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Open Access Publications from the University of California

Chemical crystallography by serial femtosecond X-ray diffraction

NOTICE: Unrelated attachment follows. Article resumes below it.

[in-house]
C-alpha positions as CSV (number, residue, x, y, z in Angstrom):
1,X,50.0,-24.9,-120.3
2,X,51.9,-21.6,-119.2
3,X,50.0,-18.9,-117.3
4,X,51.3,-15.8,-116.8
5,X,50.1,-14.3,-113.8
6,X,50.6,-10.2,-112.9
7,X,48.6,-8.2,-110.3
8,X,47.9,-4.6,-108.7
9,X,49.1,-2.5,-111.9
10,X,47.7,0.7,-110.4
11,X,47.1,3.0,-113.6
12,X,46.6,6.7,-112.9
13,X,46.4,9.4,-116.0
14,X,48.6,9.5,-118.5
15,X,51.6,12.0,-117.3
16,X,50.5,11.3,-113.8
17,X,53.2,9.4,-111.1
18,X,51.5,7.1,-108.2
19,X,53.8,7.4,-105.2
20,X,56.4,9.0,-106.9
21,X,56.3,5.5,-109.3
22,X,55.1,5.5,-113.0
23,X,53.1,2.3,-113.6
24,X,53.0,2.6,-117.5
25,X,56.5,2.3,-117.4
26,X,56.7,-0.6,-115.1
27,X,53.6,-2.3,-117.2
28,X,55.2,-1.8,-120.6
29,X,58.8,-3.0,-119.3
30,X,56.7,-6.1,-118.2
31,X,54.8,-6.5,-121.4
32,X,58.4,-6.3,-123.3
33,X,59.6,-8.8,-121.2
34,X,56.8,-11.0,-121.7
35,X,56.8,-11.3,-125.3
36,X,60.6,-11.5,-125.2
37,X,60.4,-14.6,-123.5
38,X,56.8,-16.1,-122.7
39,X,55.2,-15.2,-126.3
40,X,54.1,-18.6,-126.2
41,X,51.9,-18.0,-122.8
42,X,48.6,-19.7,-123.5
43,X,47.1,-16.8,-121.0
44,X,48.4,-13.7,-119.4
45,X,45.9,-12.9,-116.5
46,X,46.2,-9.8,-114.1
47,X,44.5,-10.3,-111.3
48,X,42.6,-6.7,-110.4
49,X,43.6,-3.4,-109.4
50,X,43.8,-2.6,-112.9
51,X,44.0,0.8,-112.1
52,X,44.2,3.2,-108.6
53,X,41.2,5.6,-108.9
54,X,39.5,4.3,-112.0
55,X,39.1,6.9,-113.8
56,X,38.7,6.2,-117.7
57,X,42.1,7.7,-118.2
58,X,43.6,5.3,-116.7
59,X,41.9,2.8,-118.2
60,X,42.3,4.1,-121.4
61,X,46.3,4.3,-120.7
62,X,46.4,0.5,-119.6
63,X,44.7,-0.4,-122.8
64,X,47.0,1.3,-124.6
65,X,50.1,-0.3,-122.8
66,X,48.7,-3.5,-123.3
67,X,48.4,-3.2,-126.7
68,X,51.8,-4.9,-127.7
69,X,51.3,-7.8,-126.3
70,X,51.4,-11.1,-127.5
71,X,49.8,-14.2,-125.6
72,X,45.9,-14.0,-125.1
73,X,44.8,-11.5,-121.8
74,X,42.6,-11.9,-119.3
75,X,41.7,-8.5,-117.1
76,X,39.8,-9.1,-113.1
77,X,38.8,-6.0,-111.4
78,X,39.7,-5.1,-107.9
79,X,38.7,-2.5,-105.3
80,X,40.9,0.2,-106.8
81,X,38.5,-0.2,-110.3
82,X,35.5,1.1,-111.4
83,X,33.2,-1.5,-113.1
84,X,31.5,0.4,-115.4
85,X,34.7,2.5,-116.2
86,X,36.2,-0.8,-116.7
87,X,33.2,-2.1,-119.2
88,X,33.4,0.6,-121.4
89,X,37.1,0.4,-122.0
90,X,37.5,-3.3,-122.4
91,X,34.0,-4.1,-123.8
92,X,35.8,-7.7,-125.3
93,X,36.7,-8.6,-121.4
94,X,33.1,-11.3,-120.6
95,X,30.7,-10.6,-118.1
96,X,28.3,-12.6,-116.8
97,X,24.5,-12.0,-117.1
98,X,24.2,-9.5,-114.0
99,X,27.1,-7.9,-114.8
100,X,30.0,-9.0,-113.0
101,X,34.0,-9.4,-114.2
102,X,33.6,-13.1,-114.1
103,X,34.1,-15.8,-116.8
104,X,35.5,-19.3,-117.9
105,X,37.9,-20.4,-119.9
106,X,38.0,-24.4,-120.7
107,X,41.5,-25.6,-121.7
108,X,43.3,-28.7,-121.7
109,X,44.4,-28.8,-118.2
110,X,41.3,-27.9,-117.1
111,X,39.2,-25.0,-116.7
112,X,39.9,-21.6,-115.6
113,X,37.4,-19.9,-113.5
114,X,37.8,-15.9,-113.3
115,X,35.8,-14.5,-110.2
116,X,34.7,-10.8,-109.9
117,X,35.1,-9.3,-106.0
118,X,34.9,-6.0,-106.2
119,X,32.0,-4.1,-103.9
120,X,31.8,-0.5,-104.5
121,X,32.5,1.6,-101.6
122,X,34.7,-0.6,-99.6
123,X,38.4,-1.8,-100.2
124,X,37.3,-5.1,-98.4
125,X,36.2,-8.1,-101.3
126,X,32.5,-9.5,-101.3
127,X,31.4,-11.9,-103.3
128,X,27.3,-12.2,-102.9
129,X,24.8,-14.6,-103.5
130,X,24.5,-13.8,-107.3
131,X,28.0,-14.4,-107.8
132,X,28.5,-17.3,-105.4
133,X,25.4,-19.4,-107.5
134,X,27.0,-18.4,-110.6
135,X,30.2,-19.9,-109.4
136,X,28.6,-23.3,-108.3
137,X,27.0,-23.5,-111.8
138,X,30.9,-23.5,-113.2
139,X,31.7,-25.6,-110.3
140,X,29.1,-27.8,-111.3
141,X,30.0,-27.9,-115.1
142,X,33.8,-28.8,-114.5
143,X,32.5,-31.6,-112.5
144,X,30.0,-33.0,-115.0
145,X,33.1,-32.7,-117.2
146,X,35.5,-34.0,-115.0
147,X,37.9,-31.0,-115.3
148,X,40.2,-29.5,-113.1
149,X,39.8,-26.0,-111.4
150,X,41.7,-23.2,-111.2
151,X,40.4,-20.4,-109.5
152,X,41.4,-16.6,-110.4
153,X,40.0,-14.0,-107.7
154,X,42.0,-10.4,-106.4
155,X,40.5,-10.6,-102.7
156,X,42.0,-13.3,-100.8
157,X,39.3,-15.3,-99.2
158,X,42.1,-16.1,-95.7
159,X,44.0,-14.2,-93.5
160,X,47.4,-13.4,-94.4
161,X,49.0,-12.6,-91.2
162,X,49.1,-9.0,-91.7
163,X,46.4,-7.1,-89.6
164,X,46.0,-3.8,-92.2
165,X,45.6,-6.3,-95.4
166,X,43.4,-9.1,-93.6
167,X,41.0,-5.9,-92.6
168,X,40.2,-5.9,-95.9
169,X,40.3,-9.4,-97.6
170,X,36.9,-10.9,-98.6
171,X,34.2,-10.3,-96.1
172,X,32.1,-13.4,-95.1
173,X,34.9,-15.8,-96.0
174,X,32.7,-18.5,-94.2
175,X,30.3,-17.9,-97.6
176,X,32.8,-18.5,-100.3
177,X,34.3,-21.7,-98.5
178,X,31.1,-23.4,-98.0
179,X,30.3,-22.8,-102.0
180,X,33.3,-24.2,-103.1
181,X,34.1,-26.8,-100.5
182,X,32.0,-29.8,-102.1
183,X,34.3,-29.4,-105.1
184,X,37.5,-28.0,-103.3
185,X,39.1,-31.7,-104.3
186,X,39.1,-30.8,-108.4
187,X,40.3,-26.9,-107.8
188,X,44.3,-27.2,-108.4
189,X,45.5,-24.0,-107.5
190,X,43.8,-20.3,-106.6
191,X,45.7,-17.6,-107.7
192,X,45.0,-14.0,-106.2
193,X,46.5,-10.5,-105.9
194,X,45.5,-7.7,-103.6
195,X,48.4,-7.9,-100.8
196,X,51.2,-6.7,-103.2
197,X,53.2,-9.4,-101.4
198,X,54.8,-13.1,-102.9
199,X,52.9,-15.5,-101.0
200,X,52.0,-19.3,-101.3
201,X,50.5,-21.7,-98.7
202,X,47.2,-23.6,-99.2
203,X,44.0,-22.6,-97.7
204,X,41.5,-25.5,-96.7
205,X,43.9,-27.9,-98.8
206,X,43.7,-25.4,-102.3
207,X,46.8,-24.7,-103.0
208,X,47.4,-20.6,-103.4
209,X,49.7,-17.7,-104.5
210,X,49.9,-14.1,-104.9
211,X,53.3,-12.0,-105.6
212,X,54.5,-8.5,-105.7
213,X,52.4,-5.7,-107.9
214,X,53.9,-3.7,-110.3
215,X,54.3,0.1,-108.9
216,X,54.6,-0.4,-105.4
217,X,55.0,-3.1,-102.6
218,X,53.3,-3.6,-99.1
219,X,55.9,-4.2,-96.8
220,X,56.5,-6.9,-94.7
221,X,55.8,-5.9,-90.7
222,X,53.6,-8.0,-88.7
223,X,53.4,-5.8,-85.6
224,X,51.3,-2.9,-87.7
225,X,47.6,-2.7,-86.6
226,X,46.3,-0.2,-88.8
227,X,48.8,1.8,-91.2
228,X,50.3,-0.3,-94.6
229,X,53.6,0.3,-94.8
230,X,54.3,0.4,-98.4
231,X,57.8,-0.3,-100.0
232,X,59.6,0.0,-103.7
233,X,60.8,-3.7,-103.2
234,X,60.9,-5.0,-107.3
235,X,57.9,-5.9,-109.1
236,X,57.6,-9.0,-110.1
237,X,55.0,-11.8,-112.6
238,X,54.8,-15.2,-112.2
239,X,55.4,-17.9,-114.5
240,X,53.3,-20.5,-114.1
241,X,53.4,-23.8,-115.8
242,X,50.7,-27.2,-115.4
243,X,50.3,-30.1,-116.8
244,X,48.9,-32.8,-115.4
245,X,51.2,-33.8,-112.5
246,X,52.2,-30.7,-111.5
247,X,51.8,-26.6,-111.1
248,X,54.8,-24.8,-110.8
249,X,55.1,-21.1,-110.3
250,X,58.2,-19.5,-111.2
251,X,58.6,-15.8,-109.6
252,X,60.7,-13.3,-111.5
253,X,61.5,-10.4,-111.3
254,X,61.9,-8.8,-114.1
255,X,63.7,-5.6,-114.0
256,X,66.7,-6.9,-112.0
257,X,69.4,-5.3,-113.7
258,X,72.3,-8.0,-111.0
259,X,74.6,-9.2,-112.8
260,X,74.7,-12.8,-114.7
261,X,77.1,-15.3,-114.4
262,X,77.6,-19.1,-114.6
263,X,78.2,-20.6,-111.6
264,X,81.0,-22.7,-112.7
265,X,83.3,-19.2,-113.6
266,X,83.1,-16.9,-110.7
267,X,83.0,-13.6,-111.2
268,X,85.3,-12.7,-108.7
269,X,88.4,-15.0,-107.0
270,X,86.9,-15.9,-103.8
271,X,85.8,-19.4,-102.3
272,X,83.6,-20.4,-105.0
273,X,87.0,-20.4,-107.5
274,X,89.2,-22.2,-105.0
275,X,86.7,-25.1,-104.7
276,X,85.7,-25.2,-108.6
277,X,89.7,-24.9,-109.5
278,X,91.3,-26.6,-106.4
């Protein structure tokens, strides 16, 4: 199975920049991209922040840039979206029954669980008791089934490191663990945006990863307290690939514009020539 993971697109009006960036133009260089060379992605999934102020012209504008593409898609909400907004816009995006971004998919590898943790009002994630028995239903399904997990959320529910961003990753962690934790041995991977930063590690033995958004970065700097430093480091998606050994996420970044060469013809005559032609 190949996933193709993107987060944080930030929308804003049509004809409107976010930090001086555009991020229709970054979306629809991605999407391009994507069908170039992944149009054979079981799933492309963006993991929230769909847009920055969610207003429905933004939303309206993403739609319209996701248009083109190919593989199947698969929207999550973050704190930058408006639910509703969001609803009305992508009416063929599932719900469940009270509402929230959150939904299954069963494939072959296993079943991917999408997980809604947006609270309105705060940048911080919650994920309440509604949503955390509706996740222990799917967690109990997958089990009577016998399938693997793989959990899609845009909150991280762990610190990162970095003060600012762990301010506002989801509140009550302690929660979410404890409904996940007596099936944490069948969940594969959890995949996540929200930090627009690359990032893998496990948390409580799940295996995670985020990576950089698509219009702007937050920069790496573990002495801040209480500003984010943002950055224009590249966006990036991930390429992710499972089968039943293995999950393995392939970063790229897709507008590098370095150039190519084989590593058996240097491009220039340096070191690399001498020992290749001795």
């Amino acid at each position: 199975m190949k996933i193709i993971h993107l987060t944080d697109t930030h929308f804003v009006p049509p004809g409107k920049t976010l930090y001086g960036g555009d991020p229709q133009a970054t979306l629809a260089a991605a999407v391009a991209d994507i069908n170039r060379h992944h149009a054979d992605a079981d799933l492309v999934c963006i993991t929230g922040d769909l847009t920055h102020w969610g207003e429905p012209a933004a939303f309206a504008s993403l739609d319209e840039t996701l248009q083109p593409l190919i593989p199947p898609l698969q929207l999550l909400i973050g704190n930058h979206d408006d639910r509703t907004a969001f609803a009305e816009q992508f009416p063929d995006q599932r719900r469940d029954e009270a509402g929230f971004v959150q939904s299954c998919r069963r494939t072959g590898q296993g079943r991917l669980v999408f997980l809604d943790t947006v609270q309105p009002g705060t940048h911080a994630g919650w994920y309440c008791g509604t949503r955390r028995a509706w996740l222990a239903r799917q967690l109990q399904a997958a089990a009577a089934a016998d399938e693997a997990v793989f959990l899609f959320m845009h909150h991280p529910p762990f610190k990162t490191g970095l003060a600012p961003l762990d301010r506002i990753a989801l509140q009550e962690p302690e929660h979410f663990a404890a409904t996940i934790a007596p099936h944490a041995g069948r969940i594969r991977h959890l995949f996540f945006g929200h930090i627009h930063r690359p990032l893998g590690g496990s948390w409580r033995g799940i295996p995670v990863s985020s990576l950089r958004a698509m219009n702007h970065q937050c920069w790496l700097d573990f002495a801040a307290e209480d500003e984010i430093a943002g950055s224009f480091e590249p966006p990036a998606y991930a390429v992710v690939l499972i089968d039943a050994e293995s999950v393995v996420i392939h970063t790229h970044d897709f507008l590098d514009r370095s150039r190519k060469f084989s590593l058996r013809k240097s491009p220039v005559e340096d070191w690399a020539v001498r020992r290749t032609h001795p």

Inorganic-organic hybrid materials represent a large share of newly reported structures, owing to their simple synthetic routes and customizable properties1. This proliferation has led to a characterization bottleneck: many hybrid materials are obligate microcrystals with low symmetry and severe radiation sensitivity, interfering with the standard techniques of single-crystal X-ray diffraction2,3 and electron microdiffraction4-11. Here we demonstrate small-molecule serial femtosecond X-ray crystallography (smSFX) for the determination of material crystal structures from microcrystals. We subjected microcrystalline suspensions to X-ray free-electron laser radiation12,13 and obtained thousands of randomly oriented diffraction patterns. We determined unit cells by aggregating spot-finding results into high-resolution powder diffractograms. After indexing the sparse serial patterns by a graph theory approach14, the resulting datasets can be solved and refined using standard tools for single-crystal diffraction data15-17. We describe the ab initio structure solutions of mithrene (AgSePh)18-20, thiorene (AgSPh) and tethrene (AgTePh), of which the latter two were previously unknown structures. In thiorene, we identify a geometric change in the silver-silver bonding network that is linked to its divergent optoelectronic properties20. We demonstrate that smSFX can be applied as a general technique for structure determination of beam-sensitive microcrystalline materials at near-ambient temperature and pressure.

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